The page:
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‘Fiscal cliff' imperils 20 positions

Frontier School District officials intend to lobby for federal grant money to remain intact for the 2013-14 school year so that 20 teaching positions continue to be funded, along with the Universal Pre-Kindergarten program, special education needs and staff development.

Superintendent James C. Bodziak warned the School Board Tuesday that if federal grant money dries up next year, there would be no way that the district's general fund could cover 20 teaching positions and other programs that are now covered by the grants.

The School Board plans to vote Dec. 4 on a message to the federal government, urging funds be kept in place and amend the Budget Control Act of 2011.

Frontier is following a lead pushed by the New York State School Boards Association. In Frontier's case, Bodziak estimated that federal grants to the district total a little more than $2 million. Under the Budget Control Act of 2011, unless Congress intervenes, an across-the-board budget cut is due to occur Jan. 2 – potentially affecting the district's 2013-14 school year.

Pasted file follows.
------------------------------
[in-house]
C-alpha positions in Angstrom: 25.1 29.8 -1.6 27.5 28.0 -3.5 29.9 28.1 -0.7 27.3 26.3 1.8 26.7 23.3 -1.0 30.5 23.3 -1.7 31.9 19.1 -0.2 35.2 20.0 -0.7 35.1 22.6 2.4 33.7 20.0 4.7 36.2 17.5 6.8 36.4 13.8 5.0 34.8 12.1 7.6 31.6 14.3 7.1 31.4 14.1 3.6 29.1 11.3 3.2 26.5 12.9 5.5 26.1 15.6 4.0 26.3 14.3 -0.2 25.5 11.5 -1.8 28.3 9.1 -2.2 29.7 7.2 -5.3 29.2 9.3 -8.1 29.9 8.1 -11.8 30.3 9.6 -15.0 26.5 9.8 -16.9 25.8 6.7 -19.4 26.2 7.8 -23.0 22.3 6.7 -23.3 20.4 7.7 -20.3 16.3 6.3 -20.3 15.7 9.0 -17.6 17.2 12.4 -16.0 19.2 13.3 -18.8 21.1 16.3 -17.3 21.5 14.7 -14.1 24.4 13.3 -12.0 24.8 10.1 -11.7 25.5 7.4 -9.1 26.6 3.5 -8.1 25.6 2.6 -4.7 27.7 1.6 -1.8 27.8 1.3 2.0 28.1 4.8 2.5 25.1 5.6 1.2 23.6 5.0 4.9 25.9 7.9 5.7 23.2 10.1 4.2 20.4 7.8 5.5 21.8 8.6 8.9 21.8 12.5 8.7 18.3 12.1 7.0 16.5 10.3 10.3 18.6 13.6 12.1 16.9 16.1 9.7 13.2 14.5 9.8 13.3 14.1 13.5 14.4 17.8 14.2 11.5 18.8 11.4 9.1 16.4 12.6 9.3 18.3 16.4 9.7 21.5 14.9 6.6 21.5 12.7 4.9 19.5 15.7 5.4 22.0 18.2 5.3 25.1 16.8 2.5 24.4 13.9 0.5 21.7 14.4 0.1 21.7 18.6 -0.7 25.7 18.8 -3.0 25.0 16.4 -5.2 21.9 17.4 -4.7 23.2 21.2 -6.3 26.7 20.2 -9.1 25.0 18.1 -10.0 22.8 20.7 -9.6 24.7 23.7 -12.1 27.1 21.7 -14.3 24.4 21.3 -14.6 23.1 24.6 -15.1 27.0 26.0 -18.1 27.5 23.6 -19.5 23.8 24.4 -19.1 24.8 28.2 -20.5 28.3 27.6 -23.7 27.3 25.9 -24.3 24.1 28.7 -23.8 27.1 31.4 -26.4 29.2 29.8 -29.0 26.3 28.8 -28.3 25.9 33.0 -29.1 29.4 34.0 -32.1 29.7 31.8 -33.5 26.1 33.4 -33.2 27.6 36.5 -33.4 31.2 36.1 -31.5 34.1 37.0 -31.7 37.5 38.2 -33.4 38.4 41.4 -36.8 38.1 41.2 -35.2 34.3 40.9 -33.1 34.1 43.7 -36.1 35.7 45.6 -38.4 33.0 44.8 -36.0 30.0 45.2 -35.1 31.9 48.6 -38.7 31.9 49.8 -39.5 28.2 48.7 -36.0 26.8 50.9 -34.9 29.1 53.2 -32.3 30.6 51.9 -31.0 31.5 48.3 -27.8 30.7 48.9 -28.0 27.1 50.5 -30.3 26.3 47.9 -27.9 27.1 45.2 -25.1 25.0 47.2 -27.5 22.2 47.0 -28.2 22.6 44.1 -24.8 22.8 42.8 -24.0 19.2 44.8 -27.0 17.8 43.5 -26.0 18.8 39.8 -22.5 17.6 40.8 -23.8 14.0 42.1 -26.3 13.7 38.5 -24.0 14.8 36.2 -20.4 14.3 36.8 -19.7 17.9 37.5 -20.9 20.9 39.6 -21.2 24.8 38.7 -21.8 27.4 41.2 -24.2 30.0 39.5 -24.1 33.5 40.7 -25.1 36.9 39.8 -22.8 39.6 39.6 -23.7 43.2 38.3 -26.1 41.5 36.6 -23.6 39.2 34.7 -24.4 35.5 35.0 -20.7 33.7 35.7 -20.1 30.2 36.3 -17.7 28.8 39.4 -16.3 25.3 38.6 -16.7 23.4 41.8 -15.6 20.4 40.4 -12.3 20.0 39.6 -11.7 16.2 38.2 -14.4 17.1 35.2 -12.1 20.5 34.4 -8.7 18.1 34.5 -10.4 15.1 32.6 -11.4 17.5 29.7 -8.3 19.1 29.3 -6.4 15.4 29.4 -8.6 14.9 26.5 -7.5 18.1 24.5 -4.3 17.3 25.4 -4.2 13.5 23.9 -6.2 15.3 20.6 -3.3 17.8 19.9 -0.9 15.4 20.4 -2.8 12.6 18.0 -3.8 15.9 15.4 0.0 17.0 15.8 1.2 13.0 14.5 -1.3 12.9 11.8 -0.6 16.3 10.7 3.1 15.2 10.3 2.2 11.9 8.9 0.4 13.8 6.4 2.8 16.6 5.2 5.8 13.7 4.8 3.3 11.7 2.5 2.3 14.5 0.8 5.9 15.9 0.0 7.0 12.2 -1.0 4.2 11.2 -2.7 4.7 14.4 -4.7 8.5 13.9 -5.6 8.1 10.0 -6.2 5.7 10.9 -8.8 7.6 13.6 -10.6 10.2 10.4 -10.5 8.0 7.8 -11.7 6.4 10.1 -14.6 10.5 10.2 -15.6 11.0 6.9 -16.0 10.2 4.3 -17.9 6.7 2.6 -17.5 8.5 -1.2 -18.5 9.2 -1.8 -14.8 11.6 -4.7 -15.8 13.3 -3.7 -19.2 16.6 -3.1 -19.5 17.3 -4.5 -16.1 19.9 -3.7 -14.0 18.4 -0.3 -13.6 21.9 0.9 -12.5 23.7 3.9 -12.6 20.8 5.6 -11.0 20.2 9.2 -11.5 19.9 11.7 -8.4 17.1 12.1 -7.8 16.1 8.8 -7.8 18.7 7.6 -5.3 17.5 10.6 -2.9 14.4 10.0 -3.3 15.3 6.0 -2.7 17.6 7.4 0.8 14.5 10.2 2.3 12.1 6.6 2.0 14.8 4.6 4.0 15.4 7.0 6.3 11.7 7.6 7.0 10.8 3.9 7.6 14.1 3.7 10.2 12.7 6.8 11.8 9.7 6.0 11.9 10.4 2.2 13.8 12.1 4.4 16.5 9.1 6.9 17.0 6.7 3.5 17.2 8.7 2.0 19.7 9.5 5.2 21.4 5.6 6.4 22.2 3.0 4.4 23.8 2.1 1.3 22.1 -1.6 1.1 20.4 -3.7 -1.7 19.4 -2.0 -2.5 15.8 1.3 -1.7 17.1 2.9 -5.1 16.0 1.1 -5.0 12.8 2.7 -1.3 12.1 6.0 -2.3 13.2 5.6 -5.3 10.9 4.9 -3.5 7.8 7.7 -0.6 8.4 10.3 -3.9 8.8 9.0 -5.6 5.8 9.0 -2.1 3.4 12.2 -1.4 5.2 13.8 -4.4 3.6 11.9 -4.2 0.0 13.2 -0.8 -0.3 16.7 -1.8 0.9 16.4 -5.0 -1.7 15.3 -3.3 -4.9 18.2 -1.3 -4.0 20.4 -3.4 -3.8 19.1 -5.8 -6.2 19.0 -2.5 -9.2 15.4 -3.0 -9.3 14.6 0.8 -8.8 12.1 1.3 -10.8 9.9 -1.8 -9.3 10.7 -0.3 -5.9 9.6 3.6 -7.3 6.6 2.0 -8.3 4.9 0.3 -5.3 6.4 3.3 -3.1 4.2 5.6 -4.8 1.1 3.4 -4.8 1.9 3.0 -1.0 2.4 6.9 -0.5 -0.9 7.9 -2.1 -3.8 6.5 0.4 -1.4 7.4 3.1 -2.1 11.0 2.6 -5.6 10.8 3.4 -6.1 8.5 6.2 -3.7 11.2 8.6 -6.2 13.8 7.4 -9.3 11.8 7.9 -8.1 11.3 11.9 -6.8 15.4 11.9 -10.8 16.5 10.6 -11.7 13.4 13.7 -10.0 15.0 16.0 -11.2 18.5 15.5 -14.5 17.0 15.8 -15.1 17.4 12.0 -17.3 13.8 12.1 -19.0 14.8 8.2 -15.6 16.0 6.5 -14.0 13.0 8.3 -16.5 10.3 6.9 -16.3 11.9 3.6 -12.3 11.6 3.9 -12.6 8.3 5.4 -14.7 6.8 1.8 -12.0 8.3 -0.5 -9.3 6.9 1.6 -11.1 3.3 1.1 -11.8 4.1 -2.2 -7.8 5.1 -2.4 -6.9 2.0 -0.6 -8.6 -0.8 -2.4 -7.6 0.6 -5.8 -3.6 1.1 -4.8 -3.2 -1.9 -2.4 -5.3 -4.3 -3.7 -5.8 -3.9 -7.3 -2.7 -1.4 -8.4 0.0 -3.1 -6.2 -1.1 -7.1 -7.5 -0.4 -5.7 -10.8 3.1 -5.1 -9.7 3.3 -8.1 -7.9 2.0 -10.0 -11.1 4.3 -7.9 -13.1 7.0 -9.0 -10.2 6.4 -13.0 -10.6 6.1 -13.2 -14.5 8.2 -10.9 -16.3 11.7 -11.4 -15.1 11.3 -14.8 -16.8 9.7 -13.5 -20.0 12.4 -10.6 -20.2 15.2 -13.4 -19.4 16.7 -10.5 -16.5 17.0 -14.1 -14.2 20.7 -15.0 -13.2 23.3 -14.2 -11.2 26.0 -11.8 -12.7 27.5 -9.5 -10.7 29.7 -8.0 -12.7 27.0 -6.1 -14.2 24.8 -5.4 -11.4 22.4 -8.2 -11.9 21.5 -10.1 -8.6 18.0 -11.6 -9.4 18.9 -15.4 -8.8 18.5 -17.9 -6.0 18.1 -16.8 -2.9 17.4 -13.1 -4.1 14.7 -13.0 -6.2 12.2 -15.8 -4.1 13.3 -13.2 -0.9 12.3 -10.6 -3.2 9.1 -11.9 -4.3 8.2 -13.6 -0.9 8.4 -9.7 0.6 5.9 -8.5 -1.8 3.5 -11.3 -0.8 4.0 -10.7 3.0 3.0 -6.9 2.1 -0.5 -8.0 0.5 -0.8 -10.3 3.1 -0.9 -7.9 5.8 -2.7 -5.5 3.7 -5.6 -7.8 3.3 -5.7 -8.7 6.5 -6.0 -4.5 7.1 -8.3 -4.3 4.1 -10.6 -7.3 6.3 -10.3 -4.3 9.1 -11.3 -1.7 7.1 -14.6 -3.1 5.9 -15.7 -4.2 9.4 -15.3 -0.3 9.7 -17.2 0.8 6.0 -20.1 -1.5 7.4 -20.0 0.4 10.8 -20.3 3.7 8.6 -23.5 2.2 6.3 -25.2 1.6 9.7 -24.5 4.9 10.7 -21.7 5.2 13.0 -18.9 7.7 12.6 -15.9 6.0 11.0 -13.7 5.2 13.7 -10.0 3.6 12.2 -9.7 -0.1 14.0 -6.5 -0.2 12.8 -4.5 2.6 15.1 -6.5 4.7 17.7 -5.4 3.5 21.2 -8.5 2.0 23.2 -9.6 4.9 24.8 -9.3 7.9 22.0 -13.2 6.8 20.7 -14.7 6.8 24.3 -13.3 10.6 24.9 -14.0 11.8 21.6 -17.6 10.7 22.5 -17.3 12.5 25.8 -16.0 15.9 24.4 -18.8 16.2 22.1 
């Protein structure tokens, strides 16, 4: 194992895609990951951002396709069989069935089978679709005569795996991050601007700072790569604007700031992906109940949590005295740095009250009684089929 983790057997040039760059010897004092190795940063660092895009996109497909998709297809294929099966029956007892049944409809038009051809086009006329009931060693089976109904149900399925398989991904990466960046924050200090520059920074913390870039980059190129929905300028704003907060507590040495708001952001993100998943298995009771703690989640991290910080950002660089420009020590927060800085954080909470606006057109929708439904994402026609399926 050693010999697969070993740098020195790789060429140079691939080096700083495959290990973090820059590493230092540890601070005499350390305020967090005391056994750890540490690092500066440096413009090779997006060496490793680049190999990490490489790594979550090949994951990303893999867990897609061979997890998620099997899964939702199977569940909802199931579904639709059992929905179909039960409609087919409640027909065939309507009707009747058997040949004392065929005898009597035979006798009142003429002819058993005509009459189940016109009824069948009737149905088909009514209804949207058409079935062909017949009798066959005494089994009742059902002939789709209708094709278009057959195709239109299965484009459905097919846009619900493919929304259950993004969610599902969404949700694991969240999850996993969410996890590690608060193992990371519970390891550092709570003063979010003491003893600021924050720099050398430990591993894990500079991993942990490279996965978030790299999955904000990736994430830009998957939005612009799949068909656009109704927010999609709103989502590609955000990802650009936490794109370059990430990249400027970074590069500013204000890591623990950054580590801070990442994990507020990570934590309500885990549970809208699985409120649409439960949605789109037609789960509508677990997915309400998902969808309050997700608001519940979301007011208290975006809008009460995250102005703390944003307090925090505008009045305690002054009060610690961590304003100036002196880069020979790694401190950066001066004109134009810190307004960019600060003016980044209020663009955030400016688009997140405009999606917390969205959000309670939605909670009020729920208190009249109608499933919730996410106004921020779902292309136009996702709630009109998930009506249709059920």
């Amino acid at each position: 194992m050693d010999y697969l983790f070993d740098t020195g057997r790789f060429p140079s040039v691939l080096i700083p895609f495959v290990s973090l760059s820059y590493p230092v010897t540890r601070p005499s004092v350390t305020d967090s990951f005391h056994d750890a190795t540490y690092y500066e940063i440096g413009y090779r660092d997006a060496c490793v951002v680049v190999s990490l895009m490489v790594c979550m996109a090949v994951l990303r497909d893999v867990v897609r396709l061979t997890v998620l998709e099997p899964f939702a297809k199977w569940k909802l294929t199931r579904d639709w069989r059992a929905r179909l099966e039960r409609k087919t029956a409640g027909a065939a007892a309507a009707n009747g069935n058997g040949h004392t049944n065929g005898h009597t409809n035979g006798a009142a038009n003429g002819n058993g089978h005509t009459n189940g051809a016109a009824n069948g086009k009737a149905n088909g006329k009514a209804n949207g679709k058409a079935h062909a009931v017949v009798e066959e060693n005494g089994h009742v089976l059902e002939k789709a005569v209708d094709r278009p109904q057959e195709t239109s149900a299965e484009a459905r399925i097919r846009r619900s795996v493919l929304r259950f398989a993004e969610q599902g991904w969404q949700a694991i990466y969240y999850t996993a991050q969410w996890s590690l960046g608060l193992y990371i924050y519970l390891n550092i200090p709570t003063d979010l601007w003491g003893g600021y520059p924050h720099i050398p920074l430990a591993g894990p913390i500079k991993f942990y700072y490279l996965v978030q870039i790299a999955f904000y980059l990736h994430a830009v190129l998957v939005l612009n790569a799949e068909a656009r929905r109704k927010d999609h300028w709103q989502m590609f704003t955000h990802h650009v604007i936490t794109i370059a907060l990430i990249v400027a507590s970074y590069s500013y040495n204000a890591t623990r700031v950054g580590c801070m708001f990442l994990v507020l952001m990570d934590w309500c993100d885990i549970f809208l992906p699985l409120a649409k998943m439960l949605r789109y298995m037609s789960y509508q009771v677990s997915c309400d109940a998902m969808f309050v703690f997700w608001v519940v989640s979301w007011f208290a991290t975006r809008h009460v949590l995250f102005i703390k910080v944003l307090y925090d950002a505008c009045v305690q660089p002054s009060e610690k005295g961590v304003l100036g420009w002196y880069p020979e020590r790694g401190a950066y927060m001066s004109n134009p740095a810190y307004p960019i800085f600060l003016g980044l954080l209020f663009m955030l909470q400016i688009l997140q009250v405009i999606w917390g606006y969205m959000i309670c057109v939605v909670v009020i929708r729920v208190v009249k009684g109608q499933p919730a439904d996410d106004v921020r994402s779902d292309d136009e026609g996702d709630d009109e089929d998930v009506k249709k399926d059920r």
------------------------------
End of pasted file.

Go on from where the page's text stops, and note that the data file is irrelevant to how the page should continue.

Another presentation at Frontier's meeting Tuesday showcased how the district is addressing common core standards and assessments in elementary math.

"We are looking at fewer topics, but [fostering] a deeper understanding with more critical thinking and application of knowledge," said Mary Ann Costello, assistant superintendent for curriculum. "We have to be sure that students really master content because math builds like a house, from the basement up."

Like many other local districts, Frontier still uses the Everyday Math curriculum, but has been forced to supplement with other resources to address gaps that Everyday Math does not cover.

District officials noted that only 30 percent of the Everyday Math curriculum addresses the standards.